Friday, March 28, 2014

Casualty of War

Discoveries from medical science tell us how traumatic circumstances in a child's life produce brain damage.  

It hasn't yet occurred to parents that their verbal behavior and the home's atmosphere could cause physical harm to a child's mind. It can.

Physical abuse can cause physical harm; we understand that much. According to a growing body of evidence, however, verbal abuse is equally harmful. It does damage that lasts; see Wounds That Time Won't Heal for an introduction. Verbal abuse, neglect, and exposure to a threatening environment can result in brain damage, a PTSD equivalent in the child that can persist for the rest of their lives. It is especially harmful during the middle-school years of development.

Adults can be similarly damaged by a harsh and verbally abusive environment over time. We used to call it stress at home and in the workplace.  There is research now indicating that verbal abuse in intimate relationships can lead to depression, anxiety and of course, relationship failure. Similarly, in the workplace where leaving isn't an option, an abusive atmosphere can cause similar psychological problems.  Beyond those, physical damage to a portion of the brain can follow as well.  We didn't know.

  • If I get angry and attack someone physically, perhaps hitting them, I have crossed the line. I've chosen to do them harm, and I deserve to be held accountable. We knew that.
  • If I get angry and viciously berate someone, I have crossed the exact same line.  I've chosen to do them harm. Though the there's no adequate law for it, I still deserve to be held accountable for the attack. We didn't know that.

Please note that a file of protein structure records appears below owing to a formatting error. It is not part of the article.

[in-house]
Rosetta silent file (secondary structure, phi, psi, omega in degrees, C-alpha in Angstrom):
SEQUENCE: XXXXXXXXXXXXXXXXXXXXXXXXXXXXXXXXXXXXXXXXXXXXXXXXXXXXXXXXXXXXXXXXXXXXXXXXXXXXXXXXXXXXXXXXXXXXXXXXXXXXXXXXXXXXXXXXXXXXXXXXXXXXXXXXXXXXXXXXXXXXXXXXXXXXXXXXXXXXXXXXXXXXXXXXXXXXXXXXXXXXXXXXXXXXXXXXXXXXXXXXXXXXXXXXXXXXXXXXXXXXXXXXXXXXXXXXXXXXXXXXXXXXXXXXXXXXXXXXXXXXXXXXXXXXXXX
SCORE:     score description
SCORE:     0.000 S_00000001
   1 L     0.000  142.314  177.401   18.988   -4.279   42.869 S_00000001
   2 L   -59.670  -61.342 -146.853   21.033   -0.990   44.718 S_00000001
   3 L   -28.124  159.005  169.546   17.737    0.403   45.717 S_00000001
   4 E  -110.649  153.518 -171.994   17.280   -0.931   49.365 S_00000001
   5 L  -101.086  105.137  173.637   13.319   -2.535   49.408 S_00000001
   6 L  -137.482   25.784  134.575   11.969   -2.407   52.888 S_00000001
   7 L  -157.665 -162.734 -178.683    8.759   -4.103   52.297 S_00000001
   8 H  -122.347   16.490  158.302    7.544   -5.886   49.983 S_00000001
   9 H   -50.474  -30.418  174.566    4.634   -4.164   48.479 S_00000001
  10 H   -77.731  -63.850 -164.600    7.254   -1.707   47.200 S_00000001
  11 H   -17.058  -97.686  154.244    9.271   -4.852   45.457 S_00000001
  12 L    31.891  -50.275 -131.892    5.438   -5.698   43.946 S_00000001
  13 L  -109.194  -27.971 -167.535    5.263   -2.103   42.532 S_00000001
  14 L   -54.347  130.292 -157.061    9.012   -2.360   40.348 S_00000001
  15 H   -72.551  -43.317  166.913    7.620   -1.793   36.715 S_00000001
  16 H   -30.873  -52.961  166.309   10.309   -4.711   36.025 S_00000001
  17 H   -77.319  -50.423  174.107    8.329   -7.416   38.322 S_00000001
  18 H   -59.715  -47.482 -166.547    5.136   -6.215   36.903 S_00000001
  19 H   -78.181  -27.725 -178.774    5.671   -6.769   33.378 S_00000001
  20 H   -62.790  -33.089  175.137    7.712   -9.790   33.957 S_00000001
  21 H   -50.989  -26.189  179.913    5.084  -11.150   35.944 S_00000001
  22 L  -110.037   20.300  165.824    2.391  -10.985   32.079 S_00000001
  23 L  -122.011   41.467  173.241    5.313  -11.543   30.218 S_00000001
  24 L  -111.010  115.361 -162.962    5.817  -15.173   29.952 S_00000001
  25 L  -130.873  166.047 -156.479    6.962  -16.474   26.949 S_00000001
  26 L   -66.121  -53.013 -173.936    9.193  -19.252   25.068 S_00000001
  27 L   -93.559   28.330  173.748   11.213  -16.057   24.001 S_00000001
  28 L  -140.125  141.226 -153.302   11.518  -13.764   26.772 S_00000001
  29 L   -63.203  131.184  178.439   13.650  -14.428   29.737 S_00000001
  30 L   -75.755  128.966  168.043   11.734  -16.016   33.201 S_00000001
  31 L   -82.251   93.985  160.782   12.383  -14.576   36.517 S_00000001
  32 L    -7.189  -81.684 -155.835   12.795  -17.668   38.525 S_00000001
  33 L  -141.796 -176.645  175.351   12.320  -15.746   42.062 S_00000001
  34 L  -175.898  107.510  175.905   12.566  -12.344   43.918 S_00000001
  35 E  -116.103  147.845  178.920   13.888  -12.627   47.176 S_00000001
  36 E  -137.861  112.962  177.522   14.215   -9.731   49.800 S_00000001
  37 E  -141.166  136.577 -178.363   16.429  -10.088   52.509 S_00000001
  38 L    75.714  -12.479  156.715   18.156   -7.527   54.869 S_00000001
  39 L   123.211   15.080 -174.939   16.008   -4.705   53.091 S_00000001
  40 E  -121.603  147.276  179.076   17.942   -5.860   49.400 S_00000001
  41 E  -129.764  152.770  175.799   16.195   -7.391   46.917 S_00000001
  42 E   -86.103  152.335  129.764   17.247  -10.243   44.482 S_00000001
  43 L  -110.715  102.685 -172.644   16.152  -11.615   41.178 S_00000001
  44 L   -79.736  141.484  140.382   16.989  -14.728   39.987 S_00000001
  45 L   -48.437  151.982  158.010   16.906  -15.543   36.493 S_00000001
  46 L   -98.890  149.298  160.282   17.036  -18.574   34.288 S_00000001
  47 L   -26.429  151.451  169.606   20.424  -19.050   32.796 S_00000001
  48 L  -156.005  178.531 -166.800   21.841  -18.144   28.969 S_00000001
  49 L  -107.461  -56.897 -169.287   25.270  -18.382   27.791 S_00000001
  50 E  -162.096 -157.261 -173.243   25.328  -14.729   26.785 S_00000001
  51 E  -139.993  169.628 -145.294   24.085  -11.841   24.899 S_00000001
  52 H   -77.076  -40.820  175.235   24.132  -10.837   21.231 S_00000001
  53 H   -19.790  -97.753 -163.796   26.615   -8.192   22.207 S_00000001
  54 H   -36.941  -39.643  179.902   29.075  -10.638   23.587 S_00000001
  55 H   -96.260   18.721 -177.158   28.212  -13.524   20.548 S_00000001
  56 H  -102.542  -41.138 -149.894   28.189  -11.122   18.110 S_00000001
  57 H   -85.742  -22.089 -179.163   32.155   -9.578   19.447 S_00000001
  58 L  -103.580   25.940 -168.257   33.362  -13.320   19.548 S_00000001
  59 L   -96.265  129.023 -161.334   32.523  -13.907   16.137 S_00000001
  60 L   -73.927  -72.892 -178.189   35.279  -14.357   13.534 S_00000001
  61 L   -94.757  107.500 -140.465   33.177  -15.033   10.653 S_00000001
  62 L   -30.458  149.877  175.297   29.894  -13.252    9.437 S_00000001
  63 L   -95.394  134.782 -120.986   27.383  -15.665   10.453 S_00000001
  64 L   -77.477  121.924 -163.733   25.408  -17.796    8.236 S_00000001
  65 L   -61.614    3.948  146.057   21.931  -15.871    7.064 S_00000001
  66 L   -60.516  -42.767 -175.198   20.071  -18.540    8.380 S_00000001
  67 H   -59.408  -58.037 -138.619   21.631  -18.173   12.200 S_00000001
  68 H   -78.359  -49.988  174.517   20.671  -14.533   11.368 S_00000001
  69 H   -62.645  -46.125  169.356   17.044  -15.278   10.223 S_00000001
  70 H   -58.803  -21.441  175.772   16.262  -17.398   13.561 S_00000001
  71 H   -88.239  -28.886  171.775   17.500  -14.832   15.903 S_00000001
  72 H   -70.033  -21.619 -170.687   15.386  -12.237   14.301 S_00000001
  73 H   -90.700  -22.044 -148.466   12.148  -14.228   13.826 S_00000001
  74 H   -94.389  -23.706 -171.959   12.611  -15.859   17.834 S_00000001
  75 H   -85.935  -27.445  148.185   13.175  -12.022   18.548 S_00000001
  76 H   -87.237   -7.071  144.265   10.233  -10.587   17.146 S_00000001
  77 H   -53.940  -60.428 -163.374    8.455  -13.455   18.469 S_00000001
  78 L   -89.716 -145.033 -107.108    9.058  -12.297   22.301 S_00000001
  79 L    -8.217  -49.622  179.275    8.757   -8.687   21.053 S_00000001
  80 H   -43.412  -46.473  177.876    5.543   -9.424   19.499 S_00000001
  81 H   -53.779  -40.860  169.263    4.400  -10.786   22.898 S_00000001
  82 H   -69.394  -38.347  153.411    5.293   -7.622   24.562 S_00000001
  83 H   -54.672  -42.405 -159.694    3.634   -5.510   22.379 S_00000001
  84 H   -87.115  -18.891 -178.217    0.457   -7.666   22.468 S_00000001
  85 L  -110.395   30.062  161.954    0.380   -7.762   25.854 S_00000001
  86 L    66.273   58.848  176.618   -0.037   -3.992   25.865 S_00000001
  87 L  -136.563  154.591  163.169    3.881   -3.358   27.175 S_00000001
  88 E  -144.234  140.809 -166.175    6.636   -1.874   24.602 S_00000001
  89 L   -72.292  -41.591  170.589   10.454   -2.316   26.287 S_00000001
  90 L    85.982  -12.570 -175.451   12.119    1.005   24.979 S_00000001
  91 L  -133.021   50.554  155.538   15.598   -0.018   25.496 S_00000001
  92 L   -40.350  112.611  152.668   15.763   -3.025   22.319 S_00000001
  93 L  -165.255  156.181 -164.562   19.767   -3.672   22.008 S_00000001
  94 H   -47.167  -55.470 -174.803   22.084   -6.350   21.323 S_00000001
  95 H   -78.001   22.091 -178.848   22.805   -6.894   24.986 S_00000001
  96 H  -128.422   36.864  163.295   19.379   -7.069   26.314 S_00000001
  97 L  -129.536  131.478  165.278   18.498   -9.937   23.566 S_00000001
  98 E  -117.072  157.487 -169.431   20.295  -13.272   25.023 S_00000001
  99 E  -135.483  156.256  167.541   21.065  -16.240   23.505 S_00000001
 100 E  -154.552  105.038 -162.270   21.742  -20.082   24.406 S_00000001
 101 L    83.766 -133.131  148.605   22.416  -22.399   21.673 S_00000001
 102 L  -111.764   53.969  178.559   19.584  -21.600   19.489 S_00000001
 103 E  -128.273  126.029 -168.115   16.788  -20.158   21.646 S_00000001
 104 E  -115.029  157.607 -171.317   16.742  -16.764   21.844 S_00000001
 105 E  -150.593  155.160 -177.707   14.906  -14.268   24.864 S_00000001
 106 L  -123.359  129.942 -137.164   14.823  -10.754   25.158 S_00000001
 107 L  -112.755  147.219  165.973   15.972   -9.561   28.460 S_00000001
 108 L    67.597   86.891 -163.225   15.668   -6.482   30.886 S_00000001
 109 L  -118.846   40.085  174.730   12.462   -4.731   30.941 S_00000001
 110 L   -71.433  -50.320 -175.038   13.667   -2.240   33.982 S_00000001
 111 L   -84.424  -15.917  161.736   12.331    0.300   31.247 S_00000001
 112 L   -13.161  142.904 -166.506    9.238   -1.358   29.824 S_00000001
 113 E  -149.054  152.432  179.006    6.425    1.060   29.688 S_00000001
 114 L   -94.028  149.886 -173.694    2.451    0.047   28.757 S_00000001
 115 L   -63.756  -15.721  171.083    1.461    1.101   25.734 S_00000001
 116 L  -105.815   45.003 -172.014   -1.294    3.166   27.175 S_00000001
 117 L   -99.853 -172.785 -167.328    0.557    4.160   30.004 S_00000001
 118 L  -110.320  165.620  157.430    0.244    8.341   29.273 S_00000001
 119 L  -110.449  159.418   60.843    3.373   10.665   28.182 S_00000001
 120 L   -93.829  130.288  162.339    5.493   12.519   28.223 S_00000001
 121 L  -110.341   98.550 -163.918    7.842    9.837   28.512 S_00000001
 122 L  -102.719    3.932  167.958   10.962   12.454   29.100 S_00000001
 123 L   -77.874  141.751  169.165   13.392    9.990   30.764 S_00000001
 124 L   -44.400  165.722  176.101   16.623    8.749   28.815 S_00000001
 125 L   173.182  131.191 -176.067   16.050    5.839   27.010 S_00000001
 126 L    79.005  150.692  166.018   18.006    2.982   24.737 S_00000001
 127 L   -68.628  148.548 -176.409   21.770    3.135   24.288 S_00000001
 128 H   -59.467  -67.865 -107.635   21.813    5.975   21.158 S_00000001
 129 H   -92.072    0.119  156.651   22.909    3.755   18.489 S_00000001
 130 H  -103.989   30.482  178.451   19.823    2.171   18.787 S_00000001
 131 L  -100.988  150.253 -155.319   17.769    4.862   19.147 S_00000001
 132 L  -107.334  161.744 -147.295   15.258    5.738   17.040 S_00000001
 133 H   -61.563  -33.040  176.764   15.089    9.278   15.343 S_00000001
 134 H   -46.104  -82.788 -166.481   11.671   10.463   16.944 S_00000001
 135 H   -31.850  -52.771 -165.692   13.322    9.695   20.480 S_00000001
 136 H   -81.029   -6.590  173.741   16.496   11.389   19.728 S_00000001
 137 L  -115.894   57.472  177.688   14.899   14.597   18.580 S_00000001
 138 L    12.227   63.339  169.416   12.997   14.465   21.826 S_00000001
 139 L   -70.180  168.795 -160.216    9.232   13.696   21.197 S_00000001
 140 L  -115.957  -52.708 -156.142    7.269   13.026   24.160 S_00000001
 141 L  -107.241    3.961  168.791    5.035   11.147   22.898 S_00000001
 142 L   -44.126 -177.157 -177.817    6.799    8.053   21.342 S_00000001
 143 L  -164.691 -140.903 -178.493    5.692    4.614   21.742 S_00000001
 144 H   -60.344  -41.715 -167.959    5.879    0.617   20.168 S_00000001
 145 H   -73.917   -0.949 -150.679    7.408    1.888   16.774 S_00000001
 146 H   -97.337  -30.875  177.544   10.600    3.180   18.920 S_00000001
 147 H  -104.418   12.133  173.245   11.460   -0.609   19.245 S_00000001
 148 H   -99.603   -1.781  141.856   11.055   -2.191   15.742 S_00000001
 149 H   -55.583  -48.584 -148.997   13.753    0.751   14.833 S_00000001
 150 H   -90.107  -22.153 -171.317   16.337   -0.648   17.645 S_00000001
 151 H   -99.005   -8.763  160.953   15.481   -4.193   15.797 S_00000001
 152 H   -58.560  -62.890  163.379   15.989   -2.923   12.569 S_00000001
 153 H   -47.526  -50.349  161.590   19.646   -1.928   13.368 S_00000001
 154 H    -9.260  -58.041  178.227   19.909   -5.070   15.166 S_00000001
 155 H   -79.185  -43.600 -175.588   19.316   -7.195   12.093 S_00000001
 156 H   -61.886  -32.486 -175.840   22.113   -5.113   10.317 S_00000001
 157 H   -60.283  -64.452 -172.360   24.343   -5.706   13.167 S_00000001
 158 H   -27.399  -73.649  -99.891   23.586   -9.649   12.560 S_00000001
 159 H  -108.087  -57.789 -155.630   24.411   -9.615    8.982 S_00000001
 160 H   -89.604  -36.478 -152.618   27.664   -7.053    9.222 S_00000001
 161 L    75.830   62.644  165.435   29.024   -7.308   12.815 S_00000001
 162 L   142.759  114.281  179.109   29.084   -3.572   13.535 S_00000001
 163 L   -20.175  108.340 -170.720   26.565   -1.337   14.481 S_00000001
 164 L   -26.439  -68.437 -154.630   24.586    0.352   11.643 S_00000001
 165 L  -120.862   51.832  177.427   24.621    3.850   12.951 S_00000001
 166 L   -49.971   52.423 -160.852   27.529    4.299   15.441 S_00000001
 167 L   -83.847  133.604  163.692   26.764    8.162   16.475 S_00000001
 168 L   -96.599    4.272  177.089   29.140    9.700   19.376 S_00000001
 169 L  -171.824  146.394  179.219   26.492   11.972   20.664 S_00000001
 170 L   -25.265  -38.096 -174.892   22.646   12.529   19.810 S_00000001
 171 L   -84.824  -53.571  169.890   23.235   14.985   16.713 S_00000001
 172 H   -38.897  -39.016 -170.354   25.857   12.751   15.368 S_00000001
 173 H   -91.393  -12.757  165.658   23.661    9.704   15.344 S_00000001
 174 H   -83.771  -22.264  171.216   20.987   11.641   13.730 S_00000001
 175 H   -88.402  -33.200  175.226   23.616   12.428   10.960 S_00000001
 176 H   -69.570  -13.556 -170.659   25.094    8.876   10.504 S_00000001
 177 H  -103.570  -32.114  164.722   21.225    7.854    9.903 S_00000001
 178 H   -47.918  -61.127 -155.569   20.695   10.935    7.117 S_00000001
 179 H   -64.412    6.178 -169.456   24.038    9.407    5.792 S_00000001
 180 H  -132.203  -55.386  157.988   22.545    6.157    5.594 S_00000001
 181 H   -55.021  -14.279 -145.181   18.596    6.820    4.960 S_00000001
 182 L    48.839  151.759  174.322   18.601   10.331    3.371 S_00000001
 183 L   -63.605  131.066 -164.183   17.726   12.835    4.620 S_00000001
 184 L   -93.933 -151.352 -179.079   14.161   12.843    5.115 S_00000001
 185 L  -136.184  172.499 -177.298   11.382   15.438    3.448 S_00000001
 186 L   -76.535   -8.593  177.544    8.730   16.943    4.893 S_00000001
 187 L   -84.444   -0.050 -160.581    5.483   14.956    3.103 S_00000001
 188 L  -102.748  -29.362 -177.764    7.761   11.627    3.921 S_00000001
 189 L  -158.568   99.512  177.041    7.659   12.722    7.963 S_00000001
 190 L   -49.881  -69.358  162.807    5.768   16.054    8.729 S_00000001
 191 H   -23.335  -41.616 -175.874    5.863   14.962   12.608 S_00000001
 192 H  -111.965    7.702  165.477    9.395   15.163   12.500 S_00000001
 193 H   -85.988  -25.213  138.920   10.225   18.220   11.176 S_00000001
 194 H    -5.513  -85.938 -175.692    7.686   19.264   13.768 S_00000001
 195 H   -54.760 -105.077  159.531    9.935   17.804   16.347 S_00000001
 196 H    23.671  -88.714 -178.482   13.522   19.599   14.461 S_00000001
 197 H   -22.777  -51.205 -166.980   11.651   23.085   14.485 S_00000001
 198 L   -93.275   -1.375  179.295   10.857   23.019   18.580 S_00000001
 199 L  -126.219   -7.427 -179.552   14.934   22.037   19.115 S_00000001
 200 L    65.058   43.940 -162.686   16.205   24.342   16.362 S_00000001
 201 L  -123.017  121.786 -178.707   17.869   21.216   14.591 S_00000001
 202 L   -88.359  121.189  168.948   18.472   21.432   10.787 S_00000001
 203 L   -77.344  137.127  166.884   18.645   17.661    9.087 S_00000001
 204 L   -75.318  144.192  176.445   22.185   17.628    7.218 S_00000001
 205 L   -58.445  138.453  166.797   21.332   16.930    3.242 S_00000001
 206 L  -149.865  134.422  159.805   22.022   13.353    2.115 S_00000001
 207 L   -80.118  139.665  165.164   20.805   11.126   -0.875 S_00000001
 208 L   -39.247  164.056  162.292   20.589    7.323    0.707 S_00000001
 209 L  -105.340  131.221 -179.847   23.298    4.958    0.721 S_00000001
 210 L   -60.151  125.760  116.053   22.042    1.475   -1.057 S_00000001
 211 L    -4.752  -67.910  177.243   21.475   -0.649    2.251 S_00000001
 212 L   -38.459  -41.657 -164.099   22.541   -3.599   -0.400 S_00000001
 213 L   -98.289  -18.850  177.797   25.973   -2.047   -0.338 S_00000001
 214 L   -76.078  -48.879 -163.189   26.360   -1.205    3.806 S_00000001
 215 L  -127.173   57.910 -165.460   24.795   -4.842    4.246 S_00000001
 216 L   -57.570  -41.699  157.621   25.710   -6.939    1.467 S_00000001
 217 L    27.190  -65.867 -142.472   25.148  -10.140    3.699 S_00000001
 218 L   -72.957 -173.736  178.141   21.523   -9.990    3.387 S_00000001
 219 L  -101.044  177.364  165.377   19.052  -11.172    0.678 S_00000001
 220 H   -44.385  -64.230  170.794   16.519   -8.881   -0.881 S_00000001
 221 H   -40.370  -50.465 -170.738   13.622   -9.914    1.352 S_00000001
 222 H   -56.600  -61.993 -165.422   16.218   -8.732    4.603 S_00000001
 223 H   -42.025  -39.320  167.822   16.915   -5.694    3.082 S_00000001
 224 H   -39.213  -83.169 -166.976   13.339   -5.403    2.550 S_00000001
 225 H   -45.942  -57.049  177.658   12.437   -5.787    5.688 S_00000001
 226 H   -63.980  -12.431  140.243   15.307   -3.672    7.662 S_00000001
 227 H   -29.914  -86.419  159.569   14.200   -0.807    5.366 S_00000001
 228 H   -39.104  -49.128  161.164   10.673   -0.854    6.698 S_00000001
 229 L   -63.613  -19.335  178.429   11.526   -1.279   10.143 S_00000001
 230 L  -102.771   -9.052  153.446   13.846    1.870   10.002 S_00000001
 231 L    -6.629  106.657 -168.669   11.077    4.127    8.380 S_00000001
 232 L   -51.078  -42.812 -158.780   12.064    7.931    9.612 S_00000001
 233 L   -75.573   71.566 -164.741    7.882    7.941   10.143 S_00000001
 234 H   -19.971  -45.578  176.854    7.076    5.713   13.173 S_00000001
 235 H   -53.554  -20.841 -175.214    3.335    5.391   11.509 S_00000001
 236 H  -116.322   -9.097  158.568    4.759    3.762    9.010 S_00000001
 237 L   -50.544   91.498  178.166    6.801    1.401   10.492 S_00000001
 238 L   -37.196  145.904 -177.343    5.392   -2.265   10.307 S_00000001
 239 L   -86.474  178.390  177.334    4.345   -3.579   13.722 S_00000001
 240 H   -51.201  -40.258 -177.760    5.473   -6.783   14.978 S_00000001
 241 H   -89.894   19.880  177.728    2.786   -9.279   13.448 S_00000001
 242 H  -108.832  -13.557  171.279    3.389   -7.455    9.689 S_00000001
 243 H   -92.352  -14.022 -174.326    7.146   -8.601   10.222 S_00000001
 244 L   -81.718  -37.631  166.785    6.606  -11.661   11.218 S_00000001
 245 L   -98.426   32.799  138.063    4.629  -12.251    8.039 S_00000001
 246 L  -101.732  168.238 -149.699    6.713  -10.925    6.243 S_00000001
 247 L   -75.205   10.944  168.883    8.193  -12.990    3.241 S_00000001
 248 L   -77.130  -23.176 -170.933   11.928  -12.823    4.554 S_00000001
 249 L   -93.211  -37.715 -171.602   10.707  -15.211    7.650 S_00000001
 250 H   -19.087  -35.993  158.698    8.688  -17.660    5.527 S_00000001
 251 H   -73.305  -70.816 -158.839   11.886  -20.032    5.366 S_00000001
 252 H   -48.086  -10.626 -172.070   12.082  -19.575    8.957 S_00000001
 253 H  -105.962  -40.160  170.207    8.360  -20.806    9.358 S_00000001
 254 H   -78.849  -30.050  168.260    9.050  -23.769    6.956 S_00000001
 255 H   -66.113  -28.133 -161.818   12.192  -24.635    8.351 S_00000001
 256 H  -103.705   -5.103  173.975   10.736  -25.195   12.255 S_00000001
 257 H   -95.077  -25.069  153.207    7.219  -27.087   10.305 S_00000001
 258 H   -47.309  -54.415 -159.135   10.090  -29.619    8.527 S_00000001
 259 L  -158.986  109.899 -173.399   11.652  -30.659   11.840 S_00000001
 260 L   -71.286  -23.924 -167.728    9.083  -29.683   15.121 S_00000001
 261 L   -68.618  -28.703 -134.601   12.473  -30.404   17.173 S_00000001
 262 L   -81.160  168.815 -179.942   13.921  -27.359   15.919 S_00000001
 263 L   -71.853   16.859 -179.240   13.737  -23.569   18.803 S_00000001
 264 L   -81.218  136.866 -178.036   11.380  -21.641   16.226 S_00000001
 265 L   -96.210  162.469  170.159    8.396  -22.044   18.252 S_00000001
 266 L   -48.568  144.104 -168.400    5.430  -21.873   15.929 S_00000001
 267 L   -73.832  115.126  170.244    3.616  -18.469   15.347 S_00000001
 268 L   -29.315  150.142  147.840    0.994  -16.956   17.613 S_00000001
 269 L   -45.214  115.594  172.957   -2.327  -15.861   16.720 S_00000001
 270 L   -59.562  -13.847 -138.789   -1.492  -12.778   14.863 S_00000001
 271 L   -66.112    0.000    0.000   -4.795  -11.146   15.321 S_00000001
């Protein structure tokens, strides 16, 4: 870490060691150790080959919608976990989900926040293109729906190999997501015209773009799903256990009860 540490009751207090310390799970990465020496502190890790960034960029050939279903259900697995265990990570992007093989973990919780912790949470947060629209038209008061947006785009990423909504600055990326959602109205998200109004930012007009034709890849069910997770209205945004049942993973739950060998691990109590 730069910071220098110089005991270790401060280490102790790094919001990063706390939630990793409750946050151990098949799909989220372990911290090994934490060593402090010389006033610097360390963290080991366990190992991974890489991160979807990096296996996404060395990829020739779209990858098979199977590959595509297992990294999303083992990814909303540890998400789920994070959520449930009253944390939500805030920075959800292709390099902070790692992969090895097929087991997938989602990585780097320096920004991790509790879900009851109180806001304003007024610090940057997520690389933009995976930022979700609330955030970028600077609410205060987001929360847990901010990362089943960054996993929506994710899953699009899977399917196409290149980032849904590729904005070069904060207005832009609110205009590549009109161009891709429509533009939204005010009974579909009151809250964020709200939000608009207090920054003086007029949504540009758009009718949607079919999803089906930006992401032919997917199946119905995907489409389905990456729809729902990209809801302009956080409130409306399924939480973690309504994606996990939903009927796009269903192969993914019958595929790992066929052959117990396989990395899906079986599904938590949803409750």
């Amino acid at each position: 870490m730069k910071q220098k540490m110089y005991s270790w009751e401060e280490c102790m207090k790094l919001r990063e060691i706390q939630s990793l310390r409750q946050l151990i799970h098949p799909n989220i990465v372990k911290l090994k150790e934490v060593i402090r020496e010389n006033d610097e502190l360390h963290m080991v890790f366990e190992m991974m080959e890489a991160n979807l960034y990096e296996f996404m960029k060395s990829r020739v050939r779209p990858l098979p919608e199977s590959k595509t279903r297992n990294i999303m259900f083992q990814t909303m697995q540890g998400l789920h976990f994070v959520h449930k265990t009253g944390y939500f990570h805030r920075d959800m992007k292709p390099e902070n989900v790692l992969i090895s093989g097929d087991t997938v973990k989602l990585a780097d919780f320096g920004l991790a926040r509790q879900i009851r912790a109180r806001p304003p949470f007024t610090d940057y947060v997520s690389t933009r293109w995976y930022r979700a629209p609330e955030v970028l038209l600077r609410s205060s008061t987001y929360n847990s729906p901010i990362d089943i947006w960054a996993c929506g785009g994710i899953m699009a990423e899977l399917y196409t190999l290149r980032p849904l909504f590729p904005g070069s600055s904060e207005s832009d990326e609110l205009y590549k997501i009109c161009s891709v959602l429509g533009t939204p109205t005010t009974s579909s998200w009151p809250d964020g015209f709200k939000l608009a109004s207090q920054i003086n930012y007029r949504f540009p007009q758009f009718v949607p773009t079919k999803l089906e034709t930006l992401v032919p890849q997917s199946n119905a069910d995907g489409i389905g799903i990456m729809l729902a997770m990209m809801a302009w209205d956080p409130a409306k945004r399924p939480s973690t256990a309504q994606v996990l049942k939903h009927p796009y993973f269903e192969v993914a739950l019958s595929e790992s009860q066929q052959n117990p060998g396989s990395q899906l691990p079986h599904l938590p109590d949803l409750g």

This perhaps gives us a little insight into the following passage, "You have heard from long ago, 'You shall not murder, and anyone who does will be subject to judgment.' I tell you, though, that anyone who is merely angry with another will be subject to judgment. Again, anyone who goes further and insults another is answerable to the court. And anyone who viciously demeans another will be in danger of hell itself." Perhaps because ... I've chosen to do them harm.

The good news is that science has shown that are our brains are open to rewiring - it's called neuroplasticity. That means, among other things, that we can learn new ways of dealing with our own emotions, and we are able to change our brain. 

True?  Is this something we should pursue?

We can change our own behavior.  
As one example, an alternative to name calling and swearing begins with identifying our emotions and naming them (as anger or frustration, for instance) rather than being controlled by them. Expressions like "I'm feeling angry" or "scared" or "sad" will be awkward at first, but can make for healthy conversation. Stopping to understand why is even more revealing.  It may not be as emotionally satisfying as using a four-letter word or calling someone an idiot, but it can produce better results; more open communication and the real possibility of change.